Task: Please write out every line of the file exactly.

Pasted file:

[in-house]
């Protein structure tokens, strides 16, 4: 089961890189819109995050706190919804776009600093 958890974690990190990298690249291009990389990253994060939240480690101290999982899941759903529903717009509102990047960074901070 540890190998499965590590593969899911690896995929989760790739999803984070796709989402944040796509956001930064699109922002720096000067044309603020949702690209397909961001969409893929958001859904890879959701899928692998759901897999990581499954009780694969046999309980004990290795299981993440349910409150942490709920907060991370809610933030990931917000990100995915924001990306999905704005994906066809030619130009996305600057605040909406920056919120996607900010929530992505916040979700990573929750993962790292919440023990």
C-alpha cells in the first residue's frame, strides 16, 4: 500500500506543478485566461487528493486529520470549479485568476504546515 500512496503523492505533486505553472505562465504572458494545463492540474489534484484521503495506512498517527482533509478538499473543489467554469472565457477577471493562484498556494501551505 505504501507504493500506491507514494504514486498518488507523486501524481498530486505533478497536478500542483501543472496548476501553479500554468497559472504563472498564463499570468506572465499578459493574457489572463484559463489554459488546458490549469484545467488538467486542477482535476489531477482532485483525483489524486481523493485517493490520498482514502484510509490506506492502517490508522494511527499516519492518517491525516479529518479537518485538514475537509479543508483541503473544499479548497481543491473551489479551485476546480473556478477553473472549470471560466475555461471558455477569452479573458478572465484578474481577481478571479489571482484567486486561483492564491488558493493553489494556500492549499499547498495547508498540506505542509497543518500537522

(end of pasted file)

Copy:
[in-house]
């Protein structure tokens, strides 16, 4: 089961890189819109995050706190919804776009600093 958890974690990190990298690249291009990389990253994060939240480690101290999982899941759903529903717009509102990047960074901070 540890190998499965590590593969899911690896995929989760790739999803984070796709989402944040796509956001930064699109922002720096000067044309603020949702690209397909961001969409893929958001859904890879959701899928692998759901897999990581499954009780694969046999309980004990290795299981993440349910409150942490709920907060991370809610933030990931917000990100995915924001990306999905704005994906066809030619130009996305600057605040909406920056919120996607900010929530992505916040979700990573929750993962790292919440023990």
C-alpha cells in the first residue's frame, strides 16, 4: 500500500506543478485566461487528493486529520470549479485568476504546515 500512496503523492505533486505553472505562465504572458494545463492540474489534484484521503495506512498517527482533509478538499473543489467554469472565457477577471493562484498556494501551505 505504501507504493500506491507514494504514486498518488507523486501524481498530486505533478497536478500542483501543472496548476501553479500554468497559472504563472498564463499570468506572465499578459493574457489572463484559463489554459488546458490549469484545467488538467486542477482535476489531477482532485483525483489524486481523493485517493490520498482514502484510509490506506492502517490508522494511527499516519492518517491525516479529518479537518485538514475537509479543508483541503473544499479548497481543491473551489479551485476546480473556478477553473472549470471560466475555461471558455477569452479573458478572465484578474481577481478571479489571482484567486486561483492564491488558493493553489494556500492549499499547498495547508498540506505542509497543518500537522